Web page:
In an age where technology is a staple of business and commerce, personal livelihood, entertainment, and global interconnectivity, encryption is a crucial component to the protection of users’ safety and privacy. Many consumers, often without realizing it, rely on encryption to protect their identity, personal communications, and live a normal life in a world of tech. Facing increased scrutiny from regulatory agencies, lawmakers, and law enforcement agencies, tech companies and others from the private sector are increasingly forced to answer a complex question: to what extent should they cooperate with law enforcement as encryption protections are challenged? Legal, financial, political, moral, and credibility considerations all need to be made in the process. This basic will explain what encryption is and consider some of the costs and benefits of encryption legislation.
What is Encryption and Why is it Important?
Encryption is the method of coding information to hide information’s true meaning until it is decoded by its intended viewer. There are many different forms of encryption. End-to-End Encryption (E2EE) is used in systems such as ICloud, sms, and WhatsApp, among many other communication platforms. E2EE is a method of securing communication to prevent third-parties from accessing data while it’s transferred from one end system or device to another. Another form is “Encryption At Rest”, which is information stored or saved on a device or server. An example of this would be banking information stored in your phone. It’s stored and sitting on your device or system but is not being sent anywhere. “Encryption In Transit” is coded information that is protected as it is transferred from one party to another. An example of this is when a purchase is made on a card and one’s personal information is distributed to the necessary parties in a coded message to protect sensitive information. Data is stored either in a secured “Cloud” or on individual devices. Some companies allow specific devices to hold data and memory that is neither seen nor stored by the company, rather it allows the individual user to have personal encryption and privacy. While many enjoy having their information available from every one of their devices in case of device damage, personal and private encryption on singular devices can be appealing to consumers and tech companies, as it takes a liability component off of their shoulders.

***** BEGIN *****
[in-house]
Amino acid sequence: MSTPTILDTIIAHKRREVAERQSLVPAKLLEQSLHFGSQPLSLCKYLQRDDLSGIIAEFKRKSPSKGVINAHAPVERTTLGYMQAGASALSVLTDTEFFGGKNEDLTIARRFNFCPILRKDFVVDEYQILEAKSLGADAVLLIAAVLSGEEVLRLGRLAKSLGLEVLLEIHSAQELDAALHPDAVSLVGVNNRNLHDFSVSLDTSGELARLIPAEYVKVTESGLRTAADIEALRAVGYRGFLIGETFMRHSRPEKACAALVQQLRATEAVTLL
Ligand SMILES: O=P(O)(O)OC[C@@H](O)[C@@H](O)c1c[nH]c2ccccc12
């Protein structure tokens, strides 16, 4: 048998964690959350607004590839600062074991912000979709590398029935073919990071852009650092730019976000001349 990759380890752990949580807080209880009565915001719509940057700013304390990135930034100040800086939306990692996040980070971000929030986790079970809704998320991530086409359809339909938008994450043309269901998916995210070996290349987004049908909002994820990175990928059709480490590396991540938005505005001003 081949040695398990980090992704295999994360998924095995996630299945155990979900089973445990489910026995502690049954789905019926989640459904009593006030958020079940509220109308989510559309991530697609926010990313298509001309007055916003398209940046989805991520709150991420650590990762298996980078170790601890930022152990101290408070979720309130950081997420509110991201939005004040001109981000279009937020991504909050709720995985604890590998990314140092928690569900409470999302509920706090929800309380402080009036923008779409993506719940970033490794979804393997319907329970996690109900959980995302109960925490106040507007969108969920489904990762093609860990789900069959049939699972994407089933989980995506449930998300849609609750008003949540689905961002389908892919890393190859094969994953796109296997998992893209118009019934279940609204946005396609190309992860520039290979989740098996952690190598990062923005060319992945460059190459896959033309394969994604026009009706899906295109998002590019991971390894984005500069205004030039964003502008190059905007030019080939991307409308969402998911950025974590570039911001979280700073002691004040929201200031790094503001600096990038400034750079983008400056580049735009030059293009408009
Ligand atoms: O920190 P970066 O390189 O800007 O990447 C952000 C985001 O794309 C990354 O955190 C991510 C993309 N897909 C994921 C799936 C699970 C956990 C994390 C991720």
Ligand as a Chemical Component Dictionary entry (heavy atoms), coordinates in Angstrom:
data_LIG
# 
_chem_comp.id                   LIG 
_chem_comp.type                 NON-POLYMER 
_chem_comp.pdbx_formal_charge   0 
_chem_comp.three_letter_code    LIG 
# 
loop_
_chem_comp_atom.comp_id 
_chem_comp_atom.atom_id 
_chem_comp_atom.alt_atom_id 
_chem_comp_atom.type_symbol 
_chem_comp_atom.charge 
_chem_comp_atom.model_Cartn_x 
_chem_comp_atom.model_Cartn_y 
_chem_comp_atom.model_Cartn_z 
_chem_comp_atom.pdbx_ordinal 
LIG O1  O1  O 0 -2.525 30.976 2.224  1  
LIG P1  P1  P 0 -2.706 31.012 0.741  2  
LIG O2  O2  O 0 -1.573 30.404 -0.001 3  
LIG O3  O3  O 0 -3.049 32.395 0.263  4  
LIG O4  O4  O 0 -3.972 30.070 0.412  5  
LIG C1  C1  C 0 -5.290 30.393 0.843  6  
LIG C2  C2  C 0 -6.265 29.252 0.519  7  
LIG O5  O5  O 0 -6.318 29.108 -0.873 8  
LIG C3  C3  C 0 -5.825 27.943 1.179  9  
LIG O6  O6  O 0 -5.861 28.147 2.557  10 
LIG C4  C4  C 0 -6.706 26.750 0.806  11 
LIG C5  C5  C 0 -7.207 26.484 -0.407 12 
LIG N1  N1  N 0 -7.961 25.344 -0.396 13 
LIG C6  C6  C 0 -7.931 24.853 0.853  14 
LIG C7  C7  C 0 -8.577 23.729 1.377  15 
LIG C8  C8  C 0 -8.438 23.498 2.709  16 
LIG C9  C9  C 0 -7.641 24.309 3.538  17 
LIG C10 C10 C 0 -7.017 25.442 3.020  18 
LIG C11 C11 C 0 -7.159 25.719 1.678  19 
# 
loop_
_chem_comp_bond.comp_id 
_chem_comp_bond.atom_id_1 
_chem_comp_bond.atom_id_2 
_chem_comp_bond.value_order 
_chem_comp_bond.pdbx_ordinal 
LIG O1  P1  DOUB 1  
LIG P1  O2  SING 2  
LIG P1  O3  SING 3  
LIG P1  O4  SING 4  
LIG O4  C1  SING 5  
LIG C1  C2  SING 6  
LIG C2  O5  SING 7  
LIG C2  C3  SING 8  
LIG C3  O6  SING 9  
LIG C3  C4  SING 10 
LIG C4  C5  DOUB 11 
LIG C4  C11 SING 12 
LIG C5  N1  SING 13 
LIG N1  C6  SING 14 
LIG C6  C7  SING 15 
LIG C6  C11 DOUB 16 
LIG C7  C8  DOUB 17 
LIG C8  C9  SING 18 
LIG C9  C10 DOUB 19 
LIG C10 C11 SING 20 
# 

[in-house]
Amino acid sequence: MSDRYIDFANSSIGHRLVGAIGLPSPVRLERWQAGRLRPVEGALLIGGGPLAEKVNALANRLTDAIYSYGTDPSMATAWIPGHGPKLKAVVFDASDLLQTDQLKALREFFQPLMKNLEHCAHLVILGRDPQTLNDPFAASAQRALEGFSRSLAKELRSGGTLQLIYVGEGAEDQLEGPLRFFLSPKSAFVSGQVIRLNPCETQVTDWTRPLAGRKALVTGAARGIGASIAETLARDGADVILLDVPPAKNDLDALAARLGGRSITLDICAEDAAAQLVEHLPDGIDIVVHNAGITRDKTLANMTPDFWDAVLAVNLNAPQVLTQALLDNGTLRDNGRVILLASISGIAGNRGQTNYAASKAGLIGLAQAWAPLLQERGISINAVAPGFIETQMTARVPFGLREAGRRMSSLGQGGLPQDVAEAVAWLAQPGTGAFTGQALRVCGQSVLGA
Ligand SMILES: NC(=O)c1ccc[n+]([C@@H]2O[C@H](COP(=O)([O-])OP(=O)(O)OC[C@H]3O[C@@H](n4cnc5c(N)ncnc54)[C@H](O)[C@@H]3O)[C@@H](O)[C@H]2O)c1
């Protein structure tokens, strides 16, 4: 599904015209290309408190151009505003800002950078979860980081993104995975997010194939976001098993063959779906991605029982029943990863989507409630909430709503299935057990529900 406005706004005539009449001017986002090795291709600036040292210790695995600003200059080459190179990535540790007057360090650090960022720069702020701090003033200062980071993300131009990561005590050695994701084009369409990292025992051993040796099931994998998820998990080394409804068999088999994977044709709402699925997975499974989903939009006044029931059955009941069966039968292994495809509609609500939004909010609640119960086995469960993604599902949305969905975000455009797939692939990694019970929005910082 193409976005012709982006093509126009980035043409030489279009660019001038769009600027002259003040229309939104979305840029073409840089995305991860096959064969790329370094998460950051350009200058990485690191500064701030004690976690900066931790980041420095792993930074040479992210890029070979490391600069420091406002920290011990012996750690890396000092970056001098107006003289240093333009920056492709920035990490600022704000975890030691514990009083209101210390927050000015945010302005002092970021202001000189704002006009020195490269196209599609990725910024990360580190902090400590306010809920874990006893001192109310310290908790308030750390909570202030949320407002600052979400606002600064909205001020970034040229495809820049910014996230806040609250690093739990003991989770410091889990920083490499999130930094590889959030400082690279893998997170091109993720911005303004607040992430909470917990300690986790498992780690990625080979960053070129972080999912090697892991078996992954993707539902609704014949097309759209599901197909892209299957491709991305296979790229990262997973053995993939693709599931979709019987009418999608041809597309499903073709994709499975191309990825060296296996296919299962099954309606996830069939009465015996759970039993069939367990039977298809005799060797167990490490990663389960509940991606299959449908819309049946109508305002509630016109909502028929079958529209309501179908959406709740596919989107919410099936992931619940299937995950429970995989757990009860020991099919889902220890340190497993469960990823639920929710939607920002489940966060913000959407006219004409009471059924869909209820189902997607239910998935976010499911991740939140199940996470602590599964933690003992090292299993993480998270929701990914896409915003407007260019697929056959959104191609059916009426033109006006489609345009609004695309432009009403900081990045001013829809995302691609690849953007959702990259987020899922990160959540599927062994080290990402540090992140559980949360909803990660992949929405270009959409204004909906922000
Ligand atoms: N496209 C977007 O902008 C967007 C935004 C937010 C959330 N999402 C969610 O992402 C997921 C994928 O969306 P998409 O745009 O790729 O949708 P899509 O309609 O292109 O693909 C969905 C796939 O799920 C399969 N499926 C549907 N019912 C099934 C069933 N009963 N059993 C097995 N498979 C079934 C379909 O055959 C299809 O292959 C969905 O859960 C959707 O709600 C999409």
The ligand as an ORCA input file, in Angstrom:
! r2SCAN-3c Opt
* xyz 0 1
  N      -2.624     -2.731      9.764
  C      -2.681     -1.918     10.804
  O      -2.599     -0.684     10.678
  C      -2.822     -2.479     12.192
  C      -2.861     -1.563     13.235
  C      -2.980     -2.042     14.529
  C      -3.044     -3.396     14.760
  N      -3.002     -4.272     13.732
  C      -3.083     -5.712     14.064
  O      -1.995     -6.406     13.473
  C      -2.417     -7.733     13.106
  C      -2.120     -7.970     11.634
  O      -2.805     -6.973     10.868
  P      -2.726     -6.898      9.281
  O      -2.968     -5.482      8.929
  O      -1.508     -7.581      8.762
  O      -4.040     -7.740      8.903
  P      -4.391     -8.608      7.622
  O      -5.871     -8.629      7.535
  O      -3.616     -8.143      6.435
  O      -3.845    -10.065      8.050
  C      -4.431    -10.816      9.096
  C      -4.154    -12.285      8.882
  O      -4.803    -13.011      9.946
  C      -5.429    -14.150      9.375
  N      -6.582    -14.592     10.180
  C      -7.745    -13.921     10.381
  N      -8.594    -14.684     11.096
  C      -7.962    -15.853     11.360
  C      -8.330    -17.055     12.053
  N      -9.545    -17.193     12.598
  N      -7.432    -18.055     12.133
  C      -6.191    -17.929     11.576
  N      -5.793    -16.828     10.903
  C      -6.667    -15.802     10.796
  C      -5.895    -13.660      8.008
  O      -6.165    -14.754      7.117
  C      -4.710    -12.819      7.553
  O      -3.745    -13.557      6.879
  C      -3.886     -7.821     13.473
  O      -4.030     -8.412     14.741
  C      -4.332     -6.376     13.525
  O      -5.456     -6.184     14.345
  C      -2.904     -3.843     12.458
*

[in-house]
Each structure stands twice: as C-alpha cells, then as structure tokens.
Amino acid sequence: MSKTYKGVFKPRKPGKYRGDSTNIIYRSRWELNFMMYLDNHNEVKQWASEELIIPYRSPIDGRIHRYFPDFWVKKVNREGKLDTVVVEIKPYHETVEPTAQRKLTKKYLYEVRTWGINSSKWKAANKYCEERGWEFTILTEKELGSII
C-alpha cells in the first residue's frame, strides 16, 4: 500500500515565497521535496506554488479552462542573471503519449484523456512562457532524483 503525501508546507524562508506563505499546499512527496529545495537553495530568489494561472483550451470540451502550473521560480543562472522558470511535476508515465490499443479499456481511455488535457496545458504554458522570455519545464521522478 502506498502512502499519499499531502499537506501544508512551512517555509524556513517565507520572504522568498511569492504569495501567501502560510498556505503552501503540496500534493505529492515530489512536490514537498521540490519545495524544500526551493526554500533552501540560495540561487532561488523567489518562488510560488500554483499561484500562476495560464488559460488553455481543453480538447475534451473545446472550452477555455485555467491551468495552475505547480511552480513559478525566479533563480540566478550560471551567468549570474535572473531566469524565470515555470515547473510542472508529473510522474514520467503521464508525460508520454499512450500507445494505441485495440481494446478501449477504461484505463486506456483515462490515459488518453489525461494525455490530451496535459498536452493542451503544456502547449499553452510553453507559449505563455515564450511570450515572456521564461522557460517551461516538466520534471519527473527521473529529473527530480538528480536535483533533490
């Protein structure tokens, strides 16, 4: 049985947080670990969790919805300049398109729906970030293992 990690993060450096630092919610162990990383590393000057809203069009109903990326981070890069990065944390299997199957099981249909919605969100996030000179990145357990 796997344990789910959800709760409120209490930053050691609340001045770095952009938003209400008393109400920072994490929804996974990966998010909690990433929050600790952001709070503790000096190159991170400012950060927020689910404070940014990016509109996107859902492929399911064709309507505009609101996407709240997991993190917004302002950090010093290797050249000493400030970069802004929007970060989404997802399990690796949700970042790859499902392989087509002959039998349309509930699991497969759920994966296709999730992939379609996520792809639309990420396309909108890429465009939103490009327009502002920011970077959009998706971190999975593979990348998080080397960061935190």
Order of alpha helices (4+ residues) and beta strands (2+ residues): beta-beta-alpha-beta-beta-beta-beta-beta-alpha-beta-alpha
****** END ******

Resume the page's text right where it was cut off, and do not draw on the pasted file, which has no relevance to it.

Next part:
Encryption as a security measure also protects some of the world’s most vulnerable populations and is at the core of professions and organizations that preserve and protect institutions such as democracy, law, and a free press. This includes crime victims, oppressed minorities, immigrant and refugee groups, human rights organizations, financial advisors, medical professionals, and journalists. Even the government uses encryption on a daily basis. These groups rely on private servers to communicate without risk of judgment or publicizing personal or sensitive information. Encryption also allows parties to have private conversations virtually. During the COVID-19 pandemic, many patients have had virtual medical consultations with their doctors and doctors can now send test results and clinical notes over certain chat platforms.
Efforts to preserve private information involve encryption in various departments and levels of government. For example, the Internal Revenue Code Section 6103 stipulates that “the IRS must protect all personal and financial information furnished to the agency against unauthorized use, inspection or disclosure. Federal, State and local authorities who receive federal tax information” directly from the IRS or from secondary sources must have adequate security controls in place to protect the data received. Data encryption is crucial to everyday privacy of individuals including messaging, social media, shopping portals, banking information, cell phone companies, among many other systems.